In the latest hack against the South Korean people, nearly 20 million identities have been stolen and sold on by a contractor at the credit rating firm Korea Credit Bureau, a company that maintains one of the most popular credit reporting services in the nation.
Turns out an unnamed IT consultant who was hired on as a contractor had been secretly hoarding the data for months, slowly selling off details to the highest bidder at major marketing companies throughout the region. Both the consultant and the managers at the companies he was communicating with have been arrested by South Korean officials, who claim they first discovered the heist after a sting operation where he was caught red-handed attempting to offload the data for illicit payments.
The three credit card companies in question who were affected by the intrusion include the Lotte Card, the KB Kookmin Card, and the NH Nonghyup Card. Supposedly the bulk of this data was stored on unencrypted servers at the KCB, which had no protections installed on them to ward off these types of internal attacks.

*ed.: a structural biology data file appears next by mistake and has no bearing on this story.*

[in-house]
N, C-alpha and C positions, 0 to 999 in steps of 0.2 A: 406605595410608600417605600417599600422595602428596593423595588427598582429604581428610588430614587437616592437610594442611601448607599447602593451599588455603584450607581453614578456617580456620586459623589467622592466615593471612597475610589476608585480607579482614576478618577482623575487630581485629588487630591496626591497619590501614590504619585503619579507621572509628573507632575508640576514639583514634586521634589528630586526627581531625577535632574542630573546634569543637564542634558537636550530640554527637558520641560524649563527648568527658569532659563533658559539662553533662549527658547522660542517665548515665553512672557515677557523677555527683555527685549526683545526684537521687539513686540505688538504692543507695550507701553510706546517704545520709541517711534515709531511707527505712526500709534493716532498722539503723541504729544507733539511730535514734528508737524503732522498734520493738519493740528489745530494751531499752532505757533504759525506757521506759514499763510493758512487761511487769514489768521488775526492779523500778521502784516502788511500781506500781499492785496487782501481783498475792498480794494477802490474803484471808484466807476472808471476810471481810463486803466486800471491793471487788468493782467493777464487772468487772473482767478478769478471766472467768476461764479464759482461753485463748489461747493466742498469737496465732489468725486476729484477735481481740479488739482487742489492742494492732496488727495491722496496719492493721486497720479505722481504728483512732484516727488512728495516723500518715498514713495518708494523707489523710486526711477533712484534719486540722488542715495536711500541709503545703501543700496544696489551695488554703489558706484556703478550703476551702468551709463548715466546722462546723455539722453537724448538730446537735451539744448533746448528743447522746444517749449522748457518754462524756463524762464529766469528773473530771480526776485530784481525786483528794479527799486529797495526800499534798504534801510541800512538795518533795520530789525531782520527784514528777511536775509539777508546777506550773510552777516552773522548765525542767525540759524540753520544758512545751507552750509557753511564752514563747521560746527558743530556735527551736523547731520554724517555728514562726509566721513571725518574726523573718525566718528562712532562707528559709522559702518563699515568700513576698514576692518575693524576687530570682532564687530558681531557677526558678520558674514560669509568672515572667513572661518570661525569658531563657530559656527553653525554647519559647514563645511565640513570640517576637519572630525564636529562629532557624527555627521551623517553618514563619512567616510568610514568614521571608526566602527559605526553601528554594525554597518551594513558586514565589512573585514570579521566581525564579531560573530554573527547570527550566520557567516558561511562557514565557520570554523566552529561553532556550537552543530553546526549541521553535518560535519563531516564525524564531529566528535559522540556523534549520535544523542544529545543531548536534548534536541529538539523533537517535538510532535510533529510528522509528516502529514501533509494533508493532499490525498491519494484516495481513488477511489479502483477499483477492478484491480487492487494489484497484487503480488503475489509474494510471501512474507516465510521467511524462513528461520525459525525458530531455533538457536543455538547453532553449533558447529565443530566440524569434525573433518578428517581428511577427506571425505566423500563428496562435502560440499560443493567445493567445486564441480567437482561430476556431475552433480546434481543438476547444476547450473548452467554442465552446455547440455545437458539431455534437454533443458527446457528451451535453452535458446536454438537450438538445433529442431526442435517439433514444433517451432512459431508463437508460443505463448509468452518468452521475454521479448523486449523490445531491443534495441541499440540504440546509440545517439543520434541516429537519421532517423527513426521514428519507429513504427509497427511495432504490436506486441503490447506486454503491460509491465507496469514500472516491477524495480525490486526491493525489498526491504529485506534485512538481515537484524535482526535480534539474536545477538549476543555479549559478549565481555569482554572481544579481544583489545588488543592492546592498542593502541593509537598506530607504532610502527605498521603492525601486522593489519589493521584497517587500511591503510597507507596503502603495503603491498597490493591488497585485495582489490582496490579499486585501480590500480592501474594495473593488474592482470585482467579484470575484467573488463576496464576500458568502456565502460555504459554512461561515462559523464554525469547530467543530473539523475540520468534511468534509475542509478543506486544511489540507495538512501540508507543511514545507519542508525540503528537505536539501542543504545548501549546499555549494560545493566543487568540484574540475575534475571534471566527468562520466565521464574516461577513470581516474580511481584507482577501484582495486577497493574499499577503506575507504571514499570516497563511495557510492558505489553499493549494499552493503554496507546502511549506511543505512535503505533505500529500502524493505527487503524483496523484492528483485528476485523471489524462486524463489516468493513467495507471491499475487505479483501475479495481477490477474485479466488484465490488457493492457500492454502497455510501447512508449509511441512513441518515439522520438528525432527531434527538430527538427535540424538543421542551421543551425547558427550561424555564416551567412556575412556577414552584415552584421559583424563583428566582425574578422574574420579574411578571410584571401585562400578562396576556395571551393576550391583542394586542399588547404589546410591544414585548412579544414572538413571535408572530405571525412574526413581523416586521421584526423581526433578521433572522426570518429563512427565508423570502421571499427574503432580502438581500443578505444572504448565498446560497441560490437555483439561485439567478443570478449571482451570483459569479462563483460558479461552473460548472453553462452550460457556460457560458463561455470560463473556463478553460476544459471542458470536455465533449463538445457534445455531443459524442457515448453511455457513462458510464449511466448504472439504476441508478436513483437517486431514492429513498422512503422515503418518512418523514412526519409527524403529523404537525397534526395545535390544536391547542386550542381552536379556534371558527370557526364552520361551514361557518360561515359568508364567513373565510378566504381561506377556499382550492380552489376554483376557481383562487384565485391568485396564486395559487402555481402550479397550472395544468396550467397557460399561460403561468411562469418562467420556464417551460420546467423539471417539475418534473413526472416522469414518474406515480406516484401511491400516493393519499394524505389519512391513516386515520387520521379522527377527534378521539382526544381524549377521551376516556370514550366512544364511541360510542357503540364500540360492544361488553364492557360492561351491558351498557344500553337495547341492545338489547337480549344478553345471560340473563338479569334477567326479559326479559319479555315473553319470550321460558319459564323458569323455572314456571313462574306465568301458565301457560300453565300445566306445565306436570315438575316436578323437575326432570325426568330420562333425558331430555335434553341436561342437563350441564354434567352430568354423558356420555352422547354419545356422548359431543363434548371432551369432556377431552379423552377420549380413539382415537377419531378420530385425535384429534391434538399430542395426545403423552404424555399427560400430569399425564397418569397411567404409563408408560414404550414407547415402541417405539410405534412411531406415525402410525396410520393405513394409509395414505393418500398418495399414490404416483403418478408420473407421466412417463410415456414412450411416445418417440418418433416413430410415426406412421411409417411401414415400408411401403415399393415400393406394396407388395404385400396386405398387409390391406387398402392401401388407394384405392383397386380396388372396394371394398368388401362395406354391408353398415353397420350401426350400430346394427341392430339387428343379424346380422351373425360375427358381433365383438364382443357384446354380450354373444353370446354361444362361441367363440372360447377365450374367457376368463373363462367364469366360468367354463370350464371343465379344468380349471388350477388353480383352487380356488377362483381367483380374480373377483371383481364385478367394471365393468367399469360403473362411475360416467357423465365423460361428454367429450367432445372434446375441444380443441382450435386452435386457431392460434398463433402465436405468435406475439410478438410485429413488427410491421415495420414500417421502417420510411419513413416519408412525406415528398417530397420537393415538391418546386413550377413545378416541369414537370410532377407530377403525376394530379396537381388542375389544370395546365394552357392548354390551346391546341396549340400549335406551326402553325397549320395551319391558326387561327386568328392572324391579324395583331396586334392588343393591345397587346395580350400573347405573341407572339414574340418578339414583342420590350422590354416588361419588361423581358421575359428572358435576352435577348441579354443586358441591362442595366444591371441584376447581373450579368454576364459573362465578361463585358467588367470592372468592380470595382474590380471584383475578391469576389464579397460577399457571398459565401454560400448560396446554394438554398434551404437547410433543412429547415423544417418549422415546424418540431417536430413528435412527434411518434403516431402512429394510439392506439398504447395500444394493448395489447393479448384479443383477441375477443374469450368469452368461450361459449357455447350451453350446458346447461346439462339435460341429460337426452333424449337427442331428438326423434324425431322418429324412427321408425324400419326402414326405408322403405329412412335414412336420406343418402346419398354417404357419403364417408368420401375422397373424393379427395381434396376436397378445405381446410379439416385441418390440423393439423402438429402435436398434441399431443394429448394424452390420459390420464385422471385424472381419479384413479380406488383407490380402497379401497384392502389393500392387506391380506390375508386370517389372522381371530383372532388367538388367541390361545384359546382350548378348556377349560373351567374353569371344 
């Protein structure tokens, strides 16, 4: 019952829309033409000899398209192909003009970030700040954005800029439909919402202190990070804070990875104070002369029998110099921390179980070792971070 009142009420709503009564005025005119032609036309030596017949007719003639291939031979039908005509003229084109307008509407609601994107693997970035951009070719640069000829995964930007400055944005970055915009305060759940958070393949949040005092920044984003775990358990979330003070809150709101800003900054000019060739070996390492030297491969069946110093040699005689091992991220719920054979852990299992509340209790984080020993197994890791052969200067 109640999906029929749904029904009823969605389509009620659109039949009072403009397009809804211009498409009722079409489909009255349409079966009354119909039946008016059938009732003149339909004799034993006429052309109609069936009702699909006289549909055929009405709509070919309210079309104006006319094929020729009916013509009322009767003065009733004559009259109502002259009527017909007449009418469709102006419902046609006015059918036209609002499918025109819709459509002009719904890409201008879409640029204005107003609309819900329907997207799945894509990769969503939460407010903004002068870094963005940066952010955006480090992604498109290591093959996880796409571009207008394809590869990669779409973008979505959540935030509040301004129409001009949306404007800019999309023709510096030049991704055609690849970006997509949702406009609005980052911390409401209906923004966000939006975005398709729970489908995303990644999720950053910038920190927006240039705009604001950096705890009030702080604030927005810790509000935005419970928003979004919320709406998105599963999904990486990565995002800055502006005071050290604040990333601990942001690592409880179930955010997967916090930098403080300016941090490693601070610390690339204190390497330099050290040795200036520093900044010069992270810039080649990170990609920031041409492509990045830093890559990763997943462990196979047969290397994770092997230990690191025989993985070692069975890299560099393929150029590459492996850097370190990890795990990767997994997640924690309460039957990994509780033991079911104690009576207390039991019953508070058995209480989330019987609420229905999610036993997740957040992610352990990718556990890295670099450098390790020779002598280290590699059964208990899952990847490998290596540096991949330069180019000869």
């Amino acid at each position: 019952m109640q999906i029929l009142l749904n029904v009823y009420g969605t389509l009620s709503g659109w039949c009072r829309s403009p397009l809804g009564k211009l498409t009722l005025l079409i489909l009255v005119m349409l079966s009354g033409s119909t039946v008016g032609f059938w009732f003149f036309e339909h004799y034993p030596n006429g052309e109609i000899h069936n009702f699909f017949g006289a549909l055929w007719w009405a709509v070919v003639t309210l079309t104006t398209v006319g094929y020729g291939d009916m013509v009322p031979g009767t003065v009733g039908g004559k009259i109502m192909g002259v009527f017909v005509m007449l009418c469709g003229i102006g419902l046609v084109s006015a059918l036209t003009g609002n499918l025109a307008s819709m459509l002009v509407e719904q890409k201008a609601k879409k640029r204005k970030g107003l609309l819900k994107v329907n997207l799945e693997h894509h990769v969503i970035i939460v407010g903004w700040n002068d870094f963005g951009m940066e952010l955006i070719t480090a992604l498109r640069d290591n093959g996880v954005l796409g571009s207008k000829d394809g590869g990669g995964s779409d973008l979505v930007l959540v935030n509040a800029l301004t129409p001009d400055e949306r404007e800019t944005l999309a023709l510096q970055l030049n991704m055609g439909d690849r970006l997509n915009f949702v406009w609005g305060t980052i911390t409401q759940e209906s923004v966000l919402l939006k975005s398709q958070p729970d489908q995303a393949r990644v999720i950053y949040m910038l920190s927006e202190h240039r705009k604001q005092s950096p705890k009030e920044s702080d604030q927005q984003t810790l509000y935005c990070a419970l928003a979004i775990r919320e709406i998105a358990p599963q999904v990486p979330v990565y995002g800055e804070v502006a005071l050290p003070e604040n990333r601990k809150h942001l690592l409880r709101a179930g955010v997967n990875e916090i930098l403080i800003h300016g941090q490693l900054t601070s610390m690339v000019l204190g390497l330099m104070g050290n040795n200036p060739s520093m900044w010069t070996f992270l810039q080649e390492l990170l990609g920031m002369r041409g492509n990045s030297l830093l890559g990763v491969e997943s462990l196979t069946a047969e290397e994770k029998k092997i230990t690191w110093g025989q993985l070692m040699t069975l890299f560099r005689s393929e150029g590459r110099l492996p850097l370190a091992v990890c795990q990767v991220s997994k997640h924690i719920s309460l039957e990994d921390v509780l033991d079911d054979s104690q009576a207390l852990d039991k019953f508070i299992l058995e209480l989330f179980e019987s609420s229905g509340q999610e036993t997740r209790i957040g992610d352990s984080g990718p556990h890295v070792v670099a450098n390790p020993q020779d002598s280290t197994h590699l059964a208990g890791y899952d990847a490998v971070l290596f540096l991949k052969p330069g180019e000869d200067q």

In a statement to AAP, the Korean Financial Supervisory Service has reassured customers that any money stolen from their accounts as a result of this issue will be reimbursed in full by the agencies responsible.
“The credit card firms will cover any financial losses caused to their customers due to the latest accident,” the regulator said.
Despite the immense numbers being thrown around in regards to this story, 20 million only marks the second largest data theft in South Korea’s history, with the attacks on the Cyworld social networking website that claimed the details of over 35 million people taking the cake for first place.